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Being Emotionally Attached to a Recovering Drug User Daniela Moreira

The road to sobriety is a challenging one filled with tears, heartbreak and unfortunately relapses. When a loved one is going through the process we hope to help as much as we can, especially if they are a romantic partner, this, however, may do the exact opposite. As Kupier et al. have found when subjects (in their study, mice) had concurrent drug use and sex, reinstating sex (regardless of who the individual is) will increase drug seeking behavior and may even cause relapses in its track. Kuiper states this is because both sex and drugs use the reward pathway, so the sensitivity to sex is enhanced due to exposure to drugs, causing cross-sensitization. Essentially behaviors that cause "reward", specifically sex, that a recovering drug addict did while using drugs become a cue and if done during the recovery process, can lead to a relapse. This is why when someone's going through recovery they are discouraged from starting amorous relationships. This often confuses people, assuming the security of another person might comfort them or be another, stronger support system, which harms the individual in the end. I found out the hard way that the science was right.

I met Vinny when I was 17. We saw each other from across the party and we were immediately drawn to each other. A mutual friend introduced us, and we spent the entire party at each other's side, even as things died down we were inseparable, spending hours curled up in a blanket watching the stars. Our romance lasted a few months, ending when we went our separate ways for college. We didn't speak much after move-in, brief catch-up chats and social media posts kept us updated; that was until November 27, 2018.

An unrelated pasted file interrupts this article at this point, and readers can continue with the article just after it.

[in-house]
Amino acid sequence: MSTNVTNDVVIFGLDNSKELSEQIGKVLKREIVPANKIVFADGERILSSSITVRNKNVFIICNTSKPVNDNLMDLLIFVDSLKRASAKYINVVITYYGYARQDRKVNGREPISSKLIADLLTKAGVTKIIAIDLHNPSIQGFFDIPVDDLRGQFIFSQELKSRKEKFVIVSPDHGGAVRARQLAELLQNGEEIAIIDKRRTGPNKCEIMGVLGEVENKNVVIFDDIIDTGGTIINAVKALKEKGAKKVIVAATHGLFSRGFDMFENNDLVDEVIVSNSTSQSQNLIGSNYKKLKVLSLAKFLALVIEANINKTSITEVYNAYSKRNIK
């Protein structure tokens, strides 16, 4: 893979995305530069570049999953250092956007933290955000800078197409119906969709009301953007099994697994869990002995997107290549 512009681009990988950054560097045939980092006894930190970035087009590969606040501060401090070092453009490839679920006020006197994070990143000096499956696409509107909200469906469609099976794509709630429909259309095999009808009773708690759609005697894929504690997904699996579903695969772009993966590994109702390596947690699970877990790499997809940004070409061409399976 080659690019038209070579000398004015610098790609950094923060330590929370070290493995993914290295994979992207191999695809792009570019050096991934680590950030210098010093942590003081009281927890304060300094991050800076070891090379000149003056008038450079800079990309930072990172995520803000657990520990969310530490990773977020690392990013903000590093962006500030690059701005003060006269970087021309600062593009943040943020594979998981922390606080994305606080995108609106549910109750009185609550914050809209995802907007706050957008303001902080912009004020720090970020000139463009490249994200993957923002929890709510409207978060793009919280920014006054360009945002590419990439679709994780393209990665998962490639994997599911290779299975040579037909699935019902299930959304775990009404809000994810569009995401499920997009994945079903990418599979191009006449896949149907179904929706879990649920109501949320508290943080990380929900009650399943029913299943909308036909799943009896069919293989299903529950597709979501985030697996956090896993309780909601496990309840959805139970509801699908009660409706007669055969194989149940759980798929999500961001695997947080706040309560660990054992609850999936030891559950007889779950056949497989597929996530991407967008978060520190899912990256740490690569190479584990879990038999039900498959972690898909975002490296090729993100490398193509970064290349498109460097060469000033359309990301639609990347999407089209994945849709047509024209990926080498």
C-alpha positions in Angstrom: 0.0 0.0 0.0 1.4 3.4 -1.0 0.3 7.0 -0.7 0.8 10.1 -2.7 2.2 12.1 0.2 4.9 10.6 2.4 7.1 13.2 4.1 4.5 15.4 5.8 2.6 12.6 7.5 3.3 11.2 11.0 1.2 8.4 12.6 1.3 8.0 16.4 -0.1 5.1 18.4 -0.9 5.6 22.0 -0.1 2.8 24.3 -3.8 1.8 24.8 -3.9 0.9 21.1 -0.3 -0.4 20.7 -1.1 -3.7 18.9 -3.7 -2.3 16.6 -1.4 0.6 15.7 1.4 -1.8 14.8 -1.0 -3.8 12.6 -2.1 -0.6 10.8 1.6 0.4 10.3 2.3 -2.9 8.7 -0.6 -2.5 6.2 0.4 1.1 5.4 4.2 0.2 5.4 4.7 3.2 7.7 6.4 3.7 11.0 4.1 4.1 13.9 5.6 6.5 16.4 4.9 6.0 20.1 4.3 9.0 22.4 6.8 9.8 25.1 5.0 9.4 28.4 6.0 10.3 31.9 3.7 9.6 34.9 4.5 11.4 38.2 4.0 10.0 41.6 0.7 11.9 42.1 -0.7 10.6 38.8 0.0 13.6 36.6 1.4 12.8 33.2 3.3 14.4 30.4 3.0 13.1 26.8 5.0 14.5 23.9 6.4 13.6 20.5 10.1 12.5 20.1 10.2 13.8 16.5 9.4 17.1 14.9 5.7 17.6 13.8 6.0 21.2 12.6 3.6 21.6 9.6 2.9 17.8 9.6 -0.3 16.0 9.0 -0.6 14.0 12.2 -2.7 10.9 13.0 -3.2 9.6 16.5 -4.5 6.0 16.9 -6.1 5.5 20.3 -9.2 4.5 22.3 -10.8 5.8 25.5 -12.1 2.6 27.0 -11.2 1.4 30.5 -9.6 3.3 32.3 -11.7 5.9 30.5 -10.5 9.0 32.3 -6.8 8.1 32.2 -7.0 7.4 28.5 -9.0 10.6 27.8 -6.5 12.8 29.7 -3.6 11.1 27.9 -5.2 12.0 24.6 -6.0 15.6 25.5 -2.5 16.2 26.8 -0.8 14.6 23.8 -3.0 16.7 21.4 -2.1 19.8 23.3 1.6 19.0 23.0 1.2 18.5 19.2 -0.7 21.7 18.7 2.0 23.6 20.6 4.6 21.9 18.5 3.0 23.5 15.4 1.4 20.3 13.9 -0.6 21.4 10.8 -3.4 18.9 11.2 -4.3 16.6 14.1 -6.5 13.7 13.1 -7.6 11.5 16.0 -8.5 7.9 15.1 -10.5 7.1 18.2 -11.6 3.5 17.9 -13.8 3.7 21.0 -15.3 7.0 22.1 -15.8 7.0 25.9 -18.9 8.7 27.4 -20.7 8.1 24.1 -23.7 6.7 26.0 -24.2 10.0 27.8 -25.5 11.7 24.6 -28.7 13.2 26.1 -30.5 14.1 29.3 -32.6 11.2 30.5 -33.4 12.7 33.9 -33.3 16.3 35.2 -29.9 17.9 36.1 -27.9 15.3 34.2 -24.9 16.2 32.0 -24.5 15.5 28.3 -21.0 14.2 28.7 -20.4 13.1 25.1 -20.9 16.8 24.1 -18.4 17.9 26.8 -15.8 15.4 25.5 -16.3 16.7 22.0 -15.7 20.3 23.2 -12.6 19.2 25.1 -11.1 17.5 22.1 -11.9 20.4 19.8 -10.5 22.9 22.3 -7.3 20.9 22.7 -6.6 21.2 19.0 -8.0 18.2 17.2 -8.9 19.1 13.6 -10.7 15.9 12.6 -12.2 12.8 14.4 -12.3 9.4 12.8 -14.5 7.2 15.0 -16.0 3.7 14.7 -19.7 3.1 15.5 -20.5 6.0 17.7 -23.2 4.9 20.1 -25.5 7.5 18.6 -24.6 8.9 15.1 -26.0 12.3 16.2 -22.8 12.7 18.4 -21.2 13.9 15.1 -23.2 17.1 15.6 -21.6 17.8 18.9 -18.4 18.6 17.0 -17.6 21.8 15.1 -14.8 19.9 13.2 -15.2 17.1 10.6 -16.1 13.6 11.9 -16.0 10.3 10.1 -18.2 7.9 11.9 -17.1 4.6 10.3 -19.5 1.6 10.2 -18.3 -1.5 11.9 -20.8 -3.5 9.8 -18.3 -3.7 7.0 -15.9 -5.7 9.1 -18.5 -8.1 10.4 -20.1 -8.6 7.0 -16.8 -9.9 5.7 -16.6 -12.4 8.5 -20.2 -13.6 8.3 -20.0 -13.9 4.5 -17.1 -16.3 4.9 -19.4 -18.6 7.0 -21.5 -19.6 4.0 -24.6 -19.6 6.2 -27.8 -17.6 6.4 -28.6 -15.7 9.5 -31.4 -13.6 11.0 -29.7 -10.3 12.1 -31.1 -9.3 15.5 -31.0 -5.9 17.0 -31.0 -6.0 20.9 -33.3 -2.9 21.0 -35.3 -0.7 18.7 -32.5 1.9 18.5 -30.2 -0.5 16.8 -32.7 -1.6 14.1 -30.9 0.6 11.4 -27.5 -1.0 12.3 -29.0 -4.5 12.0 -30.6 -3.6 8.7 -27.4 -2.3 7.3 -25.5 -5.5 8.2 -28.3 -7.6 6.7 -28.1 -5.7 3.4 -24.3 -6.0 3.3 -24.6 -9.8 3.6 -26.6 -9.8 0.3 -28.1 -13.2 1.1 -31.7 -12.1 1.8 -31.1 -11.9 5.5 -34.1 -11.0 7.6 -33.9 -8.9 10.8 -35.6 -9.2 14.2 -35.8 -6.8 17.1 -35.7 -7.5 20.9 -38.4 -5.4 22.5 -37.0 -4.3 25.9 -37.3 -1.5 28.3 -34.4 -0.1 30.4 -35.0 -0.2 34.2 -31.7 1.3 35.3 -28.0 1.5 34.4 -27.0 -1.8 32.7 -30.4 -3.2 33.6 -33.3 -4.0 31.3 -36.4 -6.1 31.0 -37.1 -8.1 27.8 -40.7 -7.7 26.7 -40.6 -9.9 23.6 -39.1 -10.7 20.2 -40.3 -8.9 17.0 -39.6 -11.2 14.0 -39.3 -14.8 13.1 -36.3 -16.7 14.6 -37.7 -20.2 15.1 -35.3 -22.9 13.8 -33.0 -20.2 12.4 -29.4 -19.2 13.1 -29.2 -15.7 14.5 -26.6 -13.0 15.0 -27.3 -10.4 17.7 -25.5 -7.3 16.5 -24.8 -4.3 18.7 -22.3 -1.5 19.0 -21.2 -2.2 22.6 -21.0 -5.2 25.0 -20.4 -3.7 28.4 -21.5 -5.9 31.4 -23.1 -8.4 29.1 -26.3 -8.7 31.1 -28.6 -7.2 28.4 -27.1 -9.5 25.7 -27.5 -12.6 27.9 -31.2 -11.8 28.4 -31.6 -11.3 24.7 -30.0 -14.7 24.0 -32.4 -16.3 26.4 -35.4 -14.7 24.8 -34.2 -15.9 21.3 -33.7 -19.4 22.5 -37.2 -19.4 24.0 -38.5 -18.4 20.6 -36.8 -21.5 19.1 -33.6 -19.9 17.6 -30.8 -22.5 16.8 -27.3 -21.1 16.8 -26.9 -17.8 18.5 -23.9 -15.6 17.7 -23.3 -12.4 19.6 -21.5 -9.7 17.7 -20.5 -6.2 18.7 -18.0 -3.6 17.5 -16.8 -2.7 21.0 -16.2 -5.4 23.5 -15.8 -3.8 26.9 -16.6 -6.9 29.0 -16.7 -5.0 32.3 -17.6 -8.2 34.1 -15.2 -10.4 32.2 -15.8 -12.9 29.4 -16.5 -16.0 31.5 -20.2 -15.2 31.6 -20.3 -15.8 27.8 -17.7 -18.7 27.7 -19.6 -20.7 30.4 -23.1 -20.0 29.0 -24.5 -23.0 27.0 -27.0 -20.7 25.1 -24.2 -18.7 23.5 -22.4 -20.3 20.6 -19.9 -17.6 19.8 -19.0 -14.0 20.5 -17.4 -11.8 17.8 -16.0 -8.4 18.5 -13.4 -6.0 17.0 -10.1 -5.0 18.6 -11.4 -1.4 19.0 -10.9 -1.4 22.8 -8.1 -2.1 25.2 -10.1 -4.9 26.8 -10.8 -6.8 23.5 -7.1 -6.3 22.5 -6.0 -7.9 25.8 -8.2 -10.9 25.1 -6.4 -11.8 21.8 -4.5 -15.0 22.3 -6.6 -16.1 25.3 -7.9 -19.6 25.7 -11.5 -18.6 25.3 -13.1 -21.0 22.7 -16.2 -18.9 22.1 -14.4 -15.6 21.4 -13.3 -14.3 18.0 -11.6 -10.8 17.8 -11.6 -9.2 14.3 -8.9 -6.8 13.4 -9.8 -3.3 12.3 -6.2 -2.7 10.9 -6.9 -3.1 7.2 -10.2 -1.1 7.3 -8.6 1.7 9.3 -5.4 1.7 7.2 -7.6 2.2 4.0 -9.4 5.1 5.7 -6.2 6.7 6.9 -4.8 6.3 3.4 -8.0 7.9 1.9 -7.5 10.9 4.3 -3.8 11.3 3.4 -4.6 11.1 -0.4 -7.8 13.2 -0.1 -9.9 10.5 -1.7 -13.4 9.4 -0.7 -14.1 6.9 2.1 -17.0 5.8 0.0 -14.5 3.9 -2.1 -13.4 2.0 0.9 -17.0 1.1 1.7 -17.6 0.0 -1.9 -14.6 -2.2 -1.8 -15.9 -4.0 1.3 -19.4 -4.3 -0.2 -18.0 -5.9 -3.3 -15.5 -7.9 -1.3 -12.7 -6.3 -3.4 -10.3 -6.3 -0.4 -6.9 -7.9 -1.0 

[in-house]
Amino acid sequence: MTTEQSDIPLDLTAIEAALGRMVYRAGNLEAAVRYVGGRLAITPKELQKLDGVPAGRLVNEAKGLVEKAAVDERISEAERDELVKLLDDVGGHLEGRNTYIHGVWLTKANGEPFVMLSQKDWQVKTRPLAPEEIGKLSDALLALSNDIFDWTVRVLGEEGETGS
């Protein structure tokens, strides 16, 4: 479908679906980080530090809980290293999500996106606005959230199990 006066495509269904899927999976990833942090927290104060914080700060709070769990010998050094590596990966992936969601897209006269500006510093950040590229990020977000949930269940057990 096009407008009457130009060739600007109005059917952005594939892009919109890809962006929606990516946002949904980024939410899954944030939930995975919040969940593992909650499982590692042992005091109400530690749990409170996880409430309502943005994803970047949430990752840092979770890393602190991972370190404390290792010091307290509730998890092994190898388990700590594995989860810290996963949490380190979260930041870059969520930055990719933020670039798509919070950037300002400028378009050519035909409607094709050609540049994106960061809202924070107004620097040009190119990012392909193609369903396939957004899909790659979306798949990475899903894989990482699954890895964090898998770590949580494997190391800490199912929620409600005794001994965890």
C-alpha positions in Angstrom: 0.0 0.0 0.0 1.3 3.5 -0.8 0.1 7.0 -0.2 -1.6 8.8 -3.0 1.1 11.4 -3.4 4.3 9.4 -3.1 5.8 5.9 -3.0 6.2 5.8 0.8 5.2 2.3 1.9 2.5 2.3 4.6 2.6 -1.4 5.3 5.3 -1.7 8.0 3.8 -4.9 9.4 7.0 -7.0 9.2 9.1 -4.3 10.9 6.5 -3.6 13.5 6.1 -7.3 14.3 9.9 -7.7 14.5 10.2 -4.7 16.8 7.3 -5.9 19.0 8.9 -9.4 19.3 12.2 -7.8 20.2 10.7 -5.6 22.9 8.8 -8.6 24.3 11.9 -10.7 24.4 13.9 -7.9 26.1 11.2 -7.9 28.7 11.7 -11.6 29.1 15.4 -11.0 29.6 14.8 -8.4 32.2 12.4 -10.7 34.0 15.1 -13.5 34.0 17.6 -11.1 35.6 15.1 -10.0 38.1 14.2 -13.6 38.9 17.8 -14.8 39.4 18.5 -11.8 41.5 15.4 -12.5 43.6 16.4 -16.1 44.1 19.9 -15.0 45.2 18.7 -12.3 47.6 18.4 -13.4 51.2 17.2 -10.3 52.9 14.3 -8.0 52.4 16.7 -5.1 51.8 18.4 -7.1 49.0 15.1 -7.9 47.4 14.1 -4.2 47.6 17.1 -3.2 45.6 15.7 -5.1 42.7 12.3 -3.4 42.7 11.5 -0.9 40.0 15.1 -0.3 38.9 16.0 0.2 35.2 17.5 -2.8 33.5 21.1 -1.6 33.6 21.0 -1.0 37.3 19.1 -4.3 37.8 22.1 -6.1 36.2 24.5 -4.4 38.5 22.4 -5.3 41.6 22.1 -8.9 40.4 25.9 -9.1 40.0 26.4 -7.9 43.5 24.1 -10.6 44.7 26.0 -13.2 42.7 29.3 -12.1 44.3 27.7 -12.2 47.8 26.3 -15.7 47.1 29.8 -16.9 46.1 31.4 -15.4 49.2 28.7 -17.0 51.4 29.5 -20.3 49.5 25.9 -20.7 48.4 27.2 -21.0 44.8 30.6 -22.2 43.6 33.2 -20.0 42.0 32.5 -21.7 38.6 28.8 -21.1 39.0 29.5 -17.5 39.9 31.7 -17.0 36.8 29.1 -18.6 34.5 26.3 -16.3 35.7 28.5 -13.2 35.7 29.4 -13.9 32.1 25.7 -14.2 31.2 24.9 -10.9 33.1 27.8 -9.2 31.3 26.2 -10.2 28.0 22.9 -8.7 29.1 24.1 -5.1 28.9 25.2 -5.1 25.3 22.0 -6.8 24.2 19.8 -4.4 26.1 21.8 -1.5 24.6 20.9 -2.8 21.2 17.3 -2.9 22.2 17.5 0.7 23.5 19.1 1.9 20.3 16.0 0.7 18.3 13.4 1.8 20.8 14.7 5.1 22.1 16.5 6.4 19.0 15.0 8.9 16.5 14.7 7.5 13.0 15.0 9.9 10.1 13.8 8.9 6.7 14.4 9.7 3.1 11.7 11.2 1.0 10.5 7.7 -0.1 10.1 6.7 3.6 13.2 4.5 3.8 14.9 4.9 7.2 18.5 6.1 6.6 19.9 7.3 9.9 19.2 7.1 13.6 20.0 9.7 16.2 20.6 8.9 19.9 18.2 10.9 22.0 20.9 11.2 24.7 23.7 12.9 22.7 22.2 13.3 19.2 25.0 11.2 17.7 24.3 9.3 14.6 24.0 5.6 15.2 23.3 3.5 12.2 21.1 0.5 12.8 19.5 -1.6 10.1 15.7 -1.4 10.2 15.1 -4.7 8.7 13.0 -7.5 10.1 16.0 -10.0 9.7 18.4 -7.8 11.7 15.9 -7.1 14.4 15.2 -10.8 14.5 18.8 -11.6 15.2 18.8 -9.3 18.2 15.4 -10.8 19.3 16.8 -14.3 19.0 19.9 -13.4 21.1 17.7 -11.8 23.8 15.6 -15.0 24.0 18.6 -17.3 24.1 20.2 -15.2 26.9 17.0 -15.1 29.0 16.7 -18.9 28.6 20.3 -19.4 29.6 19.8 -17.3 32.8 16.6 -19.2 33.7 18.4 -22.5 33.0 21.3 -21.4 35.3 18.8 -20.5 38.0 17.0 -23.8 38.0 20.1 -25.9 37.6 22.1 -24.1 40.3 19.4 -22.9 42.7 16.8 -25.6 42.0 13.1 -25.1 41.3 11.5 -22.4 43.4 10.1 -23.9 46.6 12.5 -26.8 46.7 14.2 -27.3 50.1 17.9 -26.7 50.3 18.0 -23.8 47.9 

Vinny was admitted to the hospital unconscious- he had been drunk, high on cocaine and prescription pills when he attempted to overdose, three of his friends found and immediately called an ambulance effectively saving his life. I found out days later and went to visit him, feelings immediately flooding back into my system, he told me he felt the same.

It's now been 3 months- he's been in rehab, both inpatient and outpatient, going to Narcotics Anonymous and Alcoholics Anonymous meetings, and taking time away from school. We've been seeing each other often, I've stayed with him and he's met my college friends; the trickiest part is the boundaries we have to place, hoping to avoid any potential relapse.

Unfortunately, we witnessed firsthand Kuiper's findings- disregarding clinical orders in the heat of the moment we had sex, and for 2 days Vinny could think of nothing, but getting high and ultimately, he did. Partaking in the behaviors he had during drug use triggers him, he avoids locations, people and even songs. I never know how to help him or if there's even anyway I could. Drug addiction changes even the smallest thing in your life and we're still learning how to deal with it.

References:

Kuiper, Lindsey B., et al. "Drug-Taking in a Socio-Sexual Context Enhances Vulnerability for Addiction in Male Rats." Nature News, Nature Publishing Group, 6 Oct. 2018, www.nature.com/articles/s41386-018-0235-1.

"12 Step Rehab Program In Florida For Substance Abuse." JourneyPure 12 Keys, www.12keysrehab.com/our-programs/12-step-rehab-program/.

Credits:

Created with images by Jose Chomali - "untitled image" • stevepb - "headache pain pills" • Trey Gibson - "untitled image" • Timothy Kolczak - "untitled image" • Ajale - "diet pills medication pharmacy"

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